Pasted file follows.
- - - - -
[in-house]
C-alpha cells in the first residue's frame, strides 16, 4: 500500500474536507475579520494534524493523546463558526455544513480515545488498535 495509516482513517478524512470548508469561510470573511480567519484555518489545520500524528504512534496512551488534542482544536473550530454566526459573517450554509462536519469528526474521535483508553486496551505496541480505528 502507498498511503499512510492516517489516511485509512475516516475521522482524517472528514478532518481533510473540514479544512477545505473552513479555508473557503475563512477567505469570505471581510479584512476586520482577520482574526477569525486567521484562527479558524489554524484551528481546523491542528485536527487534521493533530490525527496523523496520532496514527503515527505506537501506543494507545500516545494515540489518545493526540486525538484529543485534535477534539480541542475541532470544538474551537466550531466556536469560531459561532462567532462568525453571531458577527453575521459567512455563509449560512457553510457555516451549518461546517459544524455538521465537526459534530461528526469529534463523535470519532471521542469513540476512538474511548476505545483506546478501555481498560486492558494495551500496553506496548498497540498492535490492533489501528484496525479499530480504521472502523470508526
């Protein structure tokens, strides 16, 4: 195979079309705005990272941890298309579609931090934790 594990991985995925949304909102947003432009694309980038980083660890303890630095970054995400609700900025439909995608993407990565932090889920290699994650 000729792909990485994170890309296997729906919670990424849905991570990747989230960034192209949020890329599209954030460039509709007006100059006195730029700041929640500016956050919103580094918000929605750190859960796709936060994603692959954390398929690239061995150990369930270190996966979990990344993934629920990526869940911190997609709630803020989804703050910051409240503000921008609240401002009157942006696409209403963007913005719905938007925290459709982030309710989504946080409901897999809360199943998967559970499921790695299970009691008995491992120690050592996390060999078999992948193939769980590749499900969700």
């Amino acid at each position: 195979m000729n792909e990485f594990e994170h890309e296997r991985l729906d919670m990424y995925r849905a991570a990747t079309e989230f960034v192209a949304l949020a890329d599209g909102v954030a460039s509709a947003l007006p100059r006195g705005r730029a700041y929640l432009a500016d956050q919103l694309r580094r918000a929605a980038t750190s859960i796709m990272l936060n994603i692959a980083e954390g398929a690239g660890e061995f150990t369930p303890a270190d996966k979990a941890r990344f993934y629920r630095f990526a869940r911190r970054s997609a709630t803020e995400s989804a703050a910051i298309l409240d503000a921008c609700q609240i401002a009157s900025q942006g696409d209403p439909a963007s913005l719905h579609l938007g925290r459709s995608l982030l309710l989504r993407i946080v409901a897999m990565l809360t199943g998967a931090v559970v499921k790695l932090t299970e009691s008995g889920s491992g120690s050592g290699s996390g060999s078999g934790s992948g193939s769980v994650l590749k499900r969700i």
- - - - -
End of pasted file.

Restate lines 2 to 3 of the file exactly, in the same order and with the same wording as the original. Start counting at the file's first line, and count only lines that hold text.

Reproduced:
C-alpha cells in the first residue's frame, strides 16, 4: 500500500474536507475579520494534524493523546463558526455544513480515545488498535 495509516482513517478524512470548508469561510470573511480567519484555518489545520500524528504512534496512551488534542482544536473550530454566526459573517450554509462536519469528526474521535483508553486496551505496541480505528 502507498498511503499512510492516517489516511485509512475516516475521522482524517472528514478532518481533510473540514479544512477545505473552513479555508473557503475563512477567505469570505471581510479584512476586520482577520482574526477569525486567521484562527479558524489554524484551528481546523491542528485536527487534521493533530490525527496523523496520532496514527503515527505506537501506543494507545500516545494515540489518545493526540486525538484529543485534535477534539480541542475541532470544538474551537466550531466556536469560531459561532462567532462568525453571531458577527453575521459567512455563509449560512457553510457555516451549518461546517459544524455538521465537526459534530461528526469529534463523535470519532471521542469513540476512538474511548476505545483506546478501555481498560486492558494495551500496553506496548498497540498492535490492533489501528484496525479499530480504521472502523470508526
């Protein structure tokens, strides 16, 4: 195979079309705005990272941890298309579609931090934790 594990991985995925949304909102947003432009694309980038980083660890303890630095970054995400609700900025439909995608993407990565932090889920290699994650 000729792909990485994170890309296997729906919670990424849905991570990747989230960034192209949020890329599209954030460039509709007006100059006195730029700041929640500016956050919103580094918000929605750190859960796709936060994603692959954390398929690239061995150990369930270190996966979990990344993934629920990526869940911190997609709630803020989804703050910051409240503000921008609240401002009157942006696409209403963007913005719905938007925290459709982030309710989504946080409901897999809360199943998967559970499921790695299970009691008995491992120690050592996390060999078999992948193939769980590749499900969700």